The Better Butter

The next time you reach for the butter to add to your bagel or toast, think again.  Why not use a healthy nut butter such as peanut or almond butter.

Nut butters are very healthy for a number of reasons:

  1. Contain mostly healthy fat (mono and polyunsaturated fats).
  2. Contain protein.
  3. Contain fiber.
  4. Contain a variety of vitamins and minerals.

Butter or cream cheese are both predominately unhealthy fat (saturated), have zero grams of fiber and contain little to no protein at all.

The benefit of swapping out your everyday butter or cream cheese, will mean your doing something better for your heart and it will keep you more full thanks to the protein.

Here’s the Peanut Butter I’m currently eating:

This is similar to any other smooth natural peanut butter you will find.

Here’s my label:

Nutrition Tidbit: Nut Butter

  • Read the ingredients.  You should find: nuts (peanuts, almonds, cashews, etc) and maybe salt (if you prefer it salty).
  • Avoid any nut butters with trans fat (partially hydrogenated oil) and/or sugar.
  • Many “natural” nut butters add palm oil, which is a saturated fat, to help prevent the oil from separating.  I recommend avoiding ones with palm oil since it adds unnecessary saturated fat.
  • Since there are no additives or preservatives, you must keep the nut butter in your refrigerator as nuts do go bad.

What’s your favorite nut butter and how do you like to eat it?

My favorite is peanut butter and I love it on a hot toasted whole wheat english muffin with sliced banana – yum!

A Healthy Thanksgiving

Thanksgiving starts the holiday season, and I’m sure many people are worried about the pounds that they may pack on this holiday season.  However, this does not have to be the case, you can treat Thanksgiving like a normal day. Yes you can eat a little more and you may indulge in some foods that you wouldn’t normally, but it is not an excuse to eat your heart out.

I usually recommend weight maintenance during the holiday season.  Sometimes, losing weight is unrealistic, and can lead to feelings of deprivation.  However, the last thing you want is to throw in the towel and say “I will start on January 1st.”  If you do that, you will end up heavier on January 1st than you are today.  If you approach the holidays with a healthy mindset, and have your favorite foods in moderation you can stay at the same weight, and then if you need to lose you can buckle down a bit once the holidays are over.

So – how are you going to stay healthy on Thanksgiving?

  • Exercise. This is vital, since you will be eating extra calories, you want to make sure you are burning extra calories.  Hit up the gym firsts thing in the morning (check your gyms hours as they may be different).  If you are away without access to the gym, get outside for a long walk or jog, or maybe turn on Exercise TV on the television, or make up your own workout to do in your room: jumping jacks, push ups, sit-ups, planks, jumping rope (without the rope), etc.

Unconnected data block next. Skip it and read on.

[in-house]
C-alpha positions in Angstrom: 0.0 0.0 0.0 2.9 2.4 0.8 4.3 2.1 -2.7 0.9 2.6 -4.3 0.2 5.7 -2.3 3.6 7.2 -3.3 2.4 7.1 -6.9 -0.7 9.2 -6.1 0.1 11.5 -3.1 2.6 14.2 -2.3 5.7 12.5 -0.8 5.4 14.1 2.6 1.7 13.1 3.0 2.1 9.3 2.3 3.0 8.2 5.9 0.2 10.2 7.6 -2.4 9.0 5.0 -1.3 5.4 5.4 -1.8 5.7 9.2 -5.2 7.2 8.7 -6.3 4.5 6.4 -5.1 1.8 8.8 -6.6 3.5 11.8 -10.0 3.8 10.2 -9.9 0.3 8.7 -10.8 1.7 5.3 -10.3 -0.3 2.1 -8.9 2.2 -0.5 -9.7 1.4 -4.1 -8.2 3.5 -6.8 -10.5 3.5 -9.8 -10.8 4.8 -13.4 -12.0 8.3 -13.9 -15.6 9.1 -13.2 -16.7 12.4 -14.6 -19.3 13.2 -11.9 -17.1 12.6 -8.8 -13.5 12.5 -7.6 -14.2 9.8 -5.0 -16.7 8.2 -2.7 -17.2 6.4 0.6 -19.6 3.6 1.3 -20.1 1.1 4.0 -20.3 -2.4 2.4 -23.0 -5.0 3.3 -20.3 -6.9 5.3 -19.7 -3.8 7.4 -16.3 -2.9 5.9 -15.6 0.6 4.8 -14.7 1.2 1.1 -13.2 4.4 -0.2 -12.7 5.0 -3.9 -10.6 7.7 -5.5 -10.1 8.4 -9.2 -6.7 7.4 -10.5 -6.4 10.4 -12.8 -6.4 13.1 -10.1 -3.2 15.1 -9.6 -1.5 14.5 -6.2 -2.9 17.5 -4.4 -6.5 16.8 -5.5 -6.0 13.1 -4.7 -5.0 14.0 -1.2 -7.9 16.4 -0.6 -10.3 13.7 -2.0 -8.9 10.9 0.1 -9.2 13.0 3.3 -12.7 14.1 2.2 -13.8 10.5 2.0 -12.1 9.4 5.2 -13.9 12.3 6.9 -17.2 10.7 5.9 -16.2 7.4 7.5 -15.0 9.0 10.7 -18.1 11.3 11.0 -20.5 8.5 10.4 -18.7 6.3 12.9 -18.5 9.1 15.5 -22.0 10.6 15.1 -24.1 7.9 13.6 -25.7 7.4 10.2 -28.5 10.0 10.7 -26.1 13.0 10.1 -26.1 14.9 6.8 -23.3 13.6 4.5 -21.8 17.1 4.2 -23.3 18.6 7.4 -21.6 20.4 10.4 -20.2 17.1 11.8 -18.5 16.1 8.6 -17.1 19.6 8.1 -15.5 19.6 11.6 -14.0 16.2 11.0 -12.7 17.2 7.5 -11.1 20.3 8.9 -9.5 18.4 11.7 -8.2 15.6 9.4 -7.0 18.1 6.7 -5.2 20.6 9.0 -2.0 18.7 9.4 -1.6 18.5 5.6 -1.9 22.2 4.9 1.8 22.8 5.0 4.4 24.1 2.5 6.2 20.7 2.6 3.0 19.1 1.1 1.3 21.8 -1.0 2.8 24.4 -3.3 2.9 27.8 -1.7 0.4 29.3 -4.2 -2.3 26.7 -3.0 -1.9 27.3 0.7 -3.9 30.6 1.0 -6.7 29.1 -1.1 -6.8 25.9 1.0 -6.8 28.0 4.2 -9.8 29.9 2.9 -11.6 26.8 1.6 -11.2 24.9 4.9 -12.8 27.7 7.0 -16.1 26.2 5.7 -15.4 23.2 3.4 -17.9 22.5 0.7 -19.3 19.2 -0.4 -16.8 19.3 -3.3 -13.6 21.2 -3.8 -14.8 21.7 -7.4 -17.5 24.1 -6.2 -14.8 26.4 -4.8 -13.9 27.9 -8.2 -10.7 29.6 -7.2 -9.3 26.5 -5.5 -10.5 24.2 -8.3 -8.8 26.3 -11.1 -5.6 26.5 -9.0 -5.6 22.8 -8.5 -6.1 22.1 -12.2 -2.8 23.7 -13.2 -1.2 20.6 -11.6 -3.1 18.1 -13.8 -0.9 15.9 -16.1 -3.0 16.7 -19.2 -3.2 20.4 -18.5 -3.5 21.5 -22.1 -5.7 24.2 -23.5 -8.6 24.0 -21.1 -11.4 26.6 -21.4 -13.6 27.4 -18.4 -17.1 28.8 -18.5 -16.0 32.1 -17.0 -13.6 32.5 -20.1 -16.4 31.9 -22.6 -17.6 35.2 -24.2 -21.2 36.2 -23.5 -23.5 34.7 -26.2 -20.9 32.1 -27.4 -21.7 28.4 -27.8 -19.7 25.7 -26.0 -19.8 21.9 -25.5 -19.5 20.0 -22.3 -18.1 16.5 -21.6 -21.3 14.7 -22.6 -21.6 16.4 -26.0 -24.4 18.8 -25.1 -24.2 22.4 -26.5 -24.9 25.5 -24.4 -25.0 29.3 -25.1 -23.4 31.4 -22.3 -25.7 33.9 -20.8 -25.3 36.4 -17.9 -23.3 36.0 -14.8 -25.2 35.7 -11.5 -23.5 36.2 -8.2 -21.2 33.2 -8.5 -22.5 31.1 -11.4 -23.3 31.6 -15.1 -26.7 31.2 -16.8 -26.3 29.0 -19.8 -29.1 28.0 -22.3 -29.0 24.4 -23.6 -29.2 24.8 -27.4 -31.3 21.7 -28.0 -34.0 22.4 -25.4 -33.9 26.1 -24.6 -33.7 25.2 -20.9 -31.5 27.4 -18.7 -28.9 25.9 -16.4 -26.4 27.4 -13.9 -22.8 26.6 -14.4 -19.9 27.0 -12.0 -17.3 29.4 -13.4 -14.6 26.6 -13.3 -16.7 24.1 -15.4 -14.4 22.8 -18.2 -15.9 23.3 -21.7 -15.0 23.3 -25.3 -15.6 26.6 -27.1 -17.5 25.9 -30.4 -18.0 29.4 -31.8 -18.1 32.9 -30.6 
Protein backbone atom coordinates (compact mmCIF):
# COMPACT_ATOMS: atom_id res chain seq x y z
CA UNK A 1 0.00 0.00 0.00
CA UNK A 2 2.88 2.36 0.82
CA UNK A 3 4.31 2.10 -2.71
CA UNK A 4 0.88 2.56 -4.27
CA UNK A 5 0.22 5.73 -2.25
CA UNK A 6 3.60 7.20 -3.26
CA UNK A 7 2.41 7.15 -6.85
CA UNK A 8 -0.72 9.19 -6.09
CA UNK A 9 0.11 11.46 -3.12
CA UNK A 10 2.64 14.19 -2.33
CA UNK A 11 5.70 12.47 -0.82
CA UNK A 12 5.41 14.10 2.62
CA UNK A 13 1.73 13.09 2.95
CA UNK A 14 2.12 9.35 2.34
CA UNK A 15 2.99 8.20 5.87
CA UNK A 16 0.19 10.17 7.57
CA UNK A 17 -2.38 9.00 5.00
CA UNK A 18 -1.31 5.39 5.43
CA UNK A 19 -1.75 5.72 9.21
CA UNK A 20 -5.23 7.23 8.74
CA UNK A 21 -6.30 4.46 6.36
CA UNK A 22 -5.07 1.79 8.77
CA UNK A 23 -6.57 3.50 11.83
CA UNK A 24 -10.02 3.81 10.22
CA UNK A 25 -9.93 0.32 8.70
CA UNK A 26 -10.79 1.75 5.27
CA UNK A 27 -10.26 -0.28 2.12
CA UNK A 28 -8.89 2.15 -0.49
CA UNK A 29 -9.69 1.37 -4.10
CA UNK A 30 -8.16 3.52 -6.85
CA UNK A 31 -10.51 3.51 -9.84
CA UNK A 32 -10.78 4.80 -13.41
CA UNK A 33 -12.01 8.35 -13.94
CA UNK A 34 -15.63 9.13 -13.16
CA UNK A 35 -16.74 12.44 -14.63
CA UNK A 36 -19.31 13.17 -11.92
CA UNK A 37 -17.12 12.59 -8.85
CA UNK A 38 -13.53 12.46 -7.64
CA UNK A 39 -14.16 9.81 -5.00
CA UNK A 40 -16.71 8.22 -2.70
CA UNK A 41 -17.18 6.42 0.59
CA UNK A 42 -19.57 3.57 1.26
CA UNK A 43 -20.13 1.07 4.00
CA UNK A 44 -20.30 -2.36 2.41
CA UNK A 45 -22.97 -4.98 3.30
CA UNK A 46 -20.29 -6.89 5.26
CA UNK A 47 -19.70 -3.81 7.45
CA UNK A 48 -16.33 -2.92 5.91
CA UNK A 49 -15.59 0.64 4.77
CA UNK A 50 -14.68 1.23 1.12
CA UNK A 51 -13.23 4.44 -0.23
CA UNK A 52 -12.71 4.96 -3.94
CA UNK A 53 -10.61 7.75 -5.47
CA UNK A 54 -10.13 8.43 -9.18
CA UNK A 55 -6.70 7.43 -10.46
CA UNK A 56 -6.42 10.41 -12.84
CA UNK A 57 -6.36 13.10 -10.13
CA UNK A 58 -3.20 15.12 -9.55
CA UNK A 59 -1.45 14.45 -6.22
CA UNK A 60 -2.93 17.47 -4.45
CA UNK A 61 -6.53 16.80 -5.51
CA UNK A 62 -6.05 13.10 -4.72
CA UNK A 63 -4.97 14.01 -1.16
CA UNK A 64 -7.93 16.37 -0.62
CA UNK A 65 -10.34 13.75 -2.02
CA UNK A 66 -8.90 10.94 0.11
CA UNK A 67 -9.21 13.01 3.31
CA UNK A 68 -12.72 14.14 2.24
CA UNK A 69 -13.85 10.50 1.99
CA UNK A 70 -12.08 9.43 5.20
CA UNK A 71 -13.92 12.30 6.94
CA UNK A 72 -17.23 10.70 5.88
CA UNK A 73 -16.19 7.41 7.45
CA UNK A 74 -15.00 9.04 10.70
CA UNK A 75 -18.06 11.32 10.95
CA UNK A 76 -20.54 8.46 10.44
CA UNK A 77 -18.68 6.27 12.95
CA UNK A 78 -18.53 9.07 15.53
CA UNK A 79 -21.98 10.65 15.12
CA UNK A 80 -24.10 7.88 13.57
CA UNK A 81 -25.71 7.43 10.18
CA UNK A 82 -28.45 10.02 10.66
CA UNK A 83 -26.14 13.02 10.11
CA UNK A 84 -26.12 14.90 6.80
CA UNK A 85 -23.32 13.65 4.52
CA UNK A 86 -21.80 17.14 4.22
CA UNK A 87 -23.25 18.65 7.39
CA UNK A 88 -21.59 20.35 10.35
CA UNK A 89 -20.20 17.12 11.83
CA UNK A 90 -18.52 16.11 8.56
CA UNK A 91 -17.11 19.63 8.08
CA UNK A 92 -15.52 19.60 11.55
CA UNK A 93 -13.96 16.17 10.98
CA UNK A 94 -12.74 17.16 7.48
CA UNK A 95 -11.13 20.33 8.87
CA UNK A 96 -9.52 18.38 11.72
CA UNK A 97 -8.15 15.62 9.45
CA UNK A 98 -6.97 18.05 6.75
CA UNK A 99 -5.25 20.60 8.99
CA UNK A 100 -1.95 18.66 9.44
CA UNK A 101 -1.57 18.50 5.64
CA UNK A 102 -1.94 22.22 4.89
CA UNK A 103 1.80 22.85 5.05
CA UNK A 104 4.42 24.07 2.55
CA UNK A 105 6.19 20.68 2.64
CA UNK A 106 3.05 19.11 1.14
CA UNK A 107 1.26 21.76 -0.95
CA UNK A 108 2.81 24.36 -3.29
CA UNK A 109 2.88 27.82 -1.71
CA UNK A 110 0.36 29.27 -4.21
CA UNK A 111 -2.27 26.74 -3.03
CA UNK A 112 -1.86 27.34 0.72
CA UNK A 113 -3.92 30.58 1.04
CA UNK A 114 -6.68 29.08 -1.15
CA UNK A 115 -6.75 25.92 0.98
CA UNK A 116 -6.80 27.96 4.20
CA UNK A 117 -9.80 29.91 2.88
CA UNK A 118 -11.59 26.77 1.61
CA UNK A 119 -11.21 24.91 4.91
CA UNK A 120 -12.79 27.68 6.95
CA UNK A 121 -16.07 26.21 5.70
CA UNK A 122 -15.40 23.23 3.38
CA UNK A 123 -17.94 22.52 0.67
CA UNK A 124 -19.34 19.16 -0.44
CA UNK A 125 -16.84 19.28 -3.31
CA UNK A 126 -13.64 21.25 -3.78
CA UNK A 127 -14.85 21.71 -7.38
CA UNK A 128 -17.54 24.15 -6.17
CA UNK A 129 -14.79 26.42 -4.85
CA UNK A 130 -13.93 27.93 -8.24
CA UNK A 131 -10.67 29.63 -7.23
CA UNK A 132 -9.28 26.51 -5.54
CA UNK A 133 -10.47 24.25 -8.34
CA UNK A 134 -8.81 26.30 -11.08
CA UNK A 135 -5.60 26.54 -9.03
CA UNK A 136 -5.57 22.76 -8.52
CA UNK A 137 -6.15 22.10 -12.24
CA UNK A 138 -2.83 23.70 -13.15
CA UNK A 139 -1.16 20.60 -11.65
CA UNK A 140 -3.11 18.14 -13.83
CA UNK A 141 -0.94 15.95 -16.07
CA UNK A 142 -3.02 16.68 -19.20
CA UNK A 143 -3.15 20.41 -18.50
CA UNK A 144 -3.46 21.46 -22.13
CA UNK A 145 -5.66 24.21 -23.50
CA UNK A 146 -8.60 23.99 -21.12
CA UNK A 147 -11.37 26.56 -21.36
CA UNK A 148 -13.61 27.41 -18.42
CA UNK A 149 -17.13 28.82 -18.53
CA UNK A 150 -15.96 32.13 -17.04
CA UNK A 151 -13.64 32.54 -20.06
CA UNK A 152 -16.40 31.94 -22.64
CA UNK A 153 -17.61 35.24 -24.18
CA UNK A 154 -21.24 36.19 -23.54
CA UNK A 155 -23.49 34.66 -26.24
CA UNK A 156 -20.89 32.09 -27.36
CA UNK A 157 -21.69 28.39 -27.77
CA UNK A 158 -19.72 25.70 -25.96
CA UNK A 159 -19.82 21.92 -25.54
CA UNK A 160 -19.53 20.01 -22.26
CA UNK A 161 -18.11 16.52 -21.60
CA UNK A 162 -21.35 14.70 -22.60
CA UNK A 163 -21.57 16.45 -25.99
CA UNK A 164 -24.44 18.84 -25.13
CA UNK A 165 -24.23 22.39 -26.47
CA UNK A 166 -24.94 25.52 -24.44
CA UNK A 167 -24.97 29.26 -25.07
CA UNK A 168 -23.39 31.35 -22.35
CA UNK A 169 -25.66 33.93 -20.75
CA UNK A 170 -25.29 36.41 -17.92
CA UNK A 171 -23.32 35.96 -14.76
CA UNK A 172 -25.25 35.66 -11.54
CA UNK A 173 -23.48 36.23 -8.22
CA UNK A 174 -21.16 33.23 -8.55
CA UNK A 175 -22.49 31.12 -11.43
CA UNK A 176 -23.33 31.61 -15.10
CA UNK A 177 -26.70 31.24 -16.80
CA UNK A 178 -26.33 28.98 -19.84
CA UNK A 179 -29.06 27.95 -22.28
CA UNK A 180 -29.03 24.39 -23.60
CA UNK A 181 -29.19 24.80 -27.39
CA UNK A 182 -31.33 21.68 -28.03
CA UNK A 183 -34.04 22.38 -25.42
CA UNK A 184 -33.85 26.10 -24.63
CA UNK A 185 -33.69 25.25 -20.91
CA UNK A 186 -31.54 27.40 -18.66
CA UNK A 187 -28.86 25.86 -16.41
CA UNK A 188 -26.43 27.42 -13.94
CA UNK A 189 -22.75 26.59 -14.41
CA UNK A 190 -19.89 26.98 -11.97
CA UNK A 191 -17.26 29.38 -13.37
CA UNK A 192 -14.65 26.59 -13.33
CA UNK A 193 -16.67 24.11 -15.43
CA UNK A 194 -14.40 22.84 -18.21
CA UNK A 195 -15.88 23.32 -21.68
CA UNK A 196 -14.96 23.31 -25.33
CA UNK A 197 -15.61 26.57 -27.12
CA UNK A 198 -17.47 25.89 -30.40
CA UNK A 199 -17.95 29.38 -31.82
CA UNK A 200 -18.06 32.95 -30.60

• Don’t Restrict. A lot of my clients ask if they can skip meals to “save up” for a big one.  The answer in NO! You will only overeat later on in the day.  Eat normally and do not skip any meals.
  • If you are Cooking the Meal you have complete control!  Make healthier versions of all the classics.  Use cooking light, eating well, and healthy cookbooks for recipe inspirations.  Add a side dish of green vegetables and include fresh fruit with dessert.  Give away all of the tempting leftovers.  If you know you will pick at the leftover pie for the rest of the week, make sure to get it out of the house!  Same goes for stuffing or other food that you have trouble limiting the portions.
  • If you are Attending a Dinner bring something healthy with you!  I usually recommend a vegetable side dish (roasted vegetables, kale salad, roasted beet salad) or a fruit salad for dessert.  This way you have something you know is healthy to add to your plate.
  • Choose your Favorites. Just because it’s Thanksgiving you do not need to give in to everything that is on the table.  Look at all the options, and choose small portions of the foods you know you cannot live without.
  • Get Right Back to Your Normal Eating. Thanksgiving should not last from Thursday – Sunday.  Friday morning get right back on track on Friday. One heavy meal will not cause weight gain (you need to eat an extra 3,500 calories to gain 1 pound).

What is your favorite Thanksgiving food?

Tuckered Out After Turkey? The Truth About Tryptophan and Tiredness.

This week is Turkey Week! Everyone is getting excited for family, food and fun, however it’s also the start of the holiday season which often means…weight gain! This week I will be posting important information about Thanksgiving and staying healthy.  Today’s post is brought to you by my fabulous intern: Ella Kenney.

We hear about it every time Thanksgiving rolls around: the reason you want nothing more than a snooze on the couch after your feast is because that mysterious little element in turkey – tryptophan has made you sleepy.